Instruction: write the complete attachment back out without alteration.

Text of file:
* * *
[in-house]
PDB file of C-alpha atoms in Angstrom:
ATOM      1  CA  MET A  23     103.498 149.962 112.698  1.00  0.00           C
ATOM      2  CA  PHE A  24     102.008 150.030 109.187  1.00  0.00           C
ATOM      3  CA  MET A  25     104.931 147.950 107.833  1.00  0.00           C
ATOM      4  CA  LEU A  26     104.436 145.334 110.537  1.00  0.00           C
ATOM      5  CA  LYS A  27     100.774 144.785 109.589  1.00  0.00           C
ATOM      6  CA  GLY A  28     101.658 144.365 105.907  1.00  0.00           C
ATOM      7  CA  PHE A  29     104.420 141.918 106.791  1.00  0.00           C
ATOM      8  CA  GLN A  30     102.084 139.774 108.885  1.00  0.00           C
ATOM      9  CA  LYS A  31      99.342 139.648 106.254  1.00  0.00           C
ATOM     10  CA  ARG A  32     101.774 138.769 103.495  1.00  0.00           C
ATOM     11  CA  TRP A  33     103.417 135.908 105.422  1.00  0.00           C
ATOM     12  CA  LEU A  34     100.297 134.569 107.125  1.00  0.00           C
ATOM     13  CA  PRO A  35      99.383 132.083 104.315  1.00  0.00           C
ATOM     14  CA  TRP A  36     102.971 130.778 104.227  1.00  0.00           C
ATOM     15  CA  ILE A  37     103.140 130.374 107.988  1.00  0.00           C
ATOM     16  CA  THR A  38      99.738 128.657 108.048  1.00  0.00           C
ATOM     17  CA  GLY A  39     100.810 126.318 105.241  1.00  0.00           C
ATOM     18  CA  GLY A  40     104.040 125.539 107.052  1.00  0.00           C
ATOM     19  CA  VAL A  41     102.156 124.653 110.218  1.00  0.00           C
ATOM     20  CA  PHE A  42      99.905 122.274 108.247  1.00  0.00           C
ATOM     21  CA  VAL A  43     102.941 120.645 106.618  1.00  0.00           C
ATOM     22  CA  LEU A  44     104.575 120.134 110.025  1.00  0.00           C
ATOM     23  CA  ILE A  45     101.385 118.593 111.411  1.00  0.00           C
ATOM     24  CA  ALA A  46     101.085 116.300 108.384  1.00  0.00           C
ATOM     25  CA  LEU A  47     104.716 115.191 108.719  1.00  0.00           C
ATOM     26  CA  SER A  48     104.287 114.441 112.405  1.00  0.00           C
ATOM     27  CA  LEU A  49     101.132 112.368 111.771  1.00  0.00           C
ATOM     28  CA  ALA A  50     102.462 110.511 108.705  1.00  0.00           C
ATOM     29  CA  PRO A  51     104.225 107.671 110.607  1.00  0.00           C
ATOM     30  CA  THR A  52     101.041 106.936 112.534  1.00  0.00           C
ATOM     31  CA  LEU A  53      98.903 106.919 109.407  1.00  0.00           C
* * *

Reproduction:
[in-house]
PDB file of C-alpha atoms in Angstrom:
ATOM      1  CA  MET A  23     103.498 149.962 112.698  1.00  0.00           C
ATOM      2  CA  PHE A  24     102.008 150.030 109.187  1.00  0.00           C
ATOM      3  CA  MET A  25     104.931 147.950 107.833  1.00  0.00           C
ATOM      4  CA  LEU A  26     104.436 145.334 110.537  1.00  0.00           C
ATOM      5  CA  LYS A  27     100.774 144.785 109.589  1.00  0.00           C
ATOM      6  CA  GLY A  28     101.658 144.365 105.907  1.00  0.00           C
ATOM      7  CA  PHE A  29     104.420 141.918 106.791  1.00  0.00           C
ATOM      8  CA  GLN A  30     102.084 139.774 108.885  1.00  0.00           C
ATOM      9  CA  LYS A  31      99.342 139.648 106.254  1.00  0.00           C
ATOM     10  CA  ARG A  32     101.774 138.769 103.495  1.00  0.00           C
ATOM     11  CA  TRP A  33     103.417 135.908 105.422  1.00  0.00           C
ATOM     12  CA  LEU A  34     100.297 134.569 107.125  1.00  0.00           C
ATOM     13  CA  PRO A  35      99.383 132.083 104.315  1.00  0.00           C
ATOM     14  CA  TRP A  36     102.971 130.778 104.227  1.00  0.00           C
ATOM     15  CA  ILE A  37     103.140 130.374 107.988  1.00  0.00           C
ATOM     16  CA  THR A  38      99.738 128.657 108.048  1.00  0.00           C
ATOM     17  CA  GLY A  39     100.810 126.318 105.241  1.00  0.00           C
ATOM     18  CA  GLY A  40     104.040 125.539 107.052  1.00  0.00           C
ATOM     19  CA  VAL A  41     102.156 124.653 110.218  1.00  0.00           C
ATOM     20  CA  PHE A  42      99.905 122.274 108.247  1.00  0.00           C
ATOM     21  CA  VAL A  43     102.941 120.645 106.618  1.00  0.00           C
ATOM     22  CA  LEU A  44     104.575 120.134 110.025  1.00  0.00           C
ATOM     23  CA  ILE A  45     101.385 118.593 111.411  1.00  0.00           C
ATOM     24  CA  ALA A  46     101.085 116.300 108.384  1.00  0.00           C
ATOM     25  CA  LEU A  47     104.716 115.191 108.719  1.00  0.00           C
ATOM     26  CA  SER A  48     104.287 114.441 112.405  1.00  0.00           C
ATOM     27  CA  LEU A  49     101.132 112.368 111.771  1.00  0.00           C
ATOM     28  CA  ALA A  50     102.462 110.511 108.705  1.00  0.00           C
ATOM     29  CA  PRO A  51     104.225 107.671 110.607  1.00  0.00           C
ATOM     30  CA  THR A  52     101.041 106.936 112.534  1.00  0.00           C
ATOM     31  CA  LEU A  53      98.903 106.919 109.407  1.00  0.00           C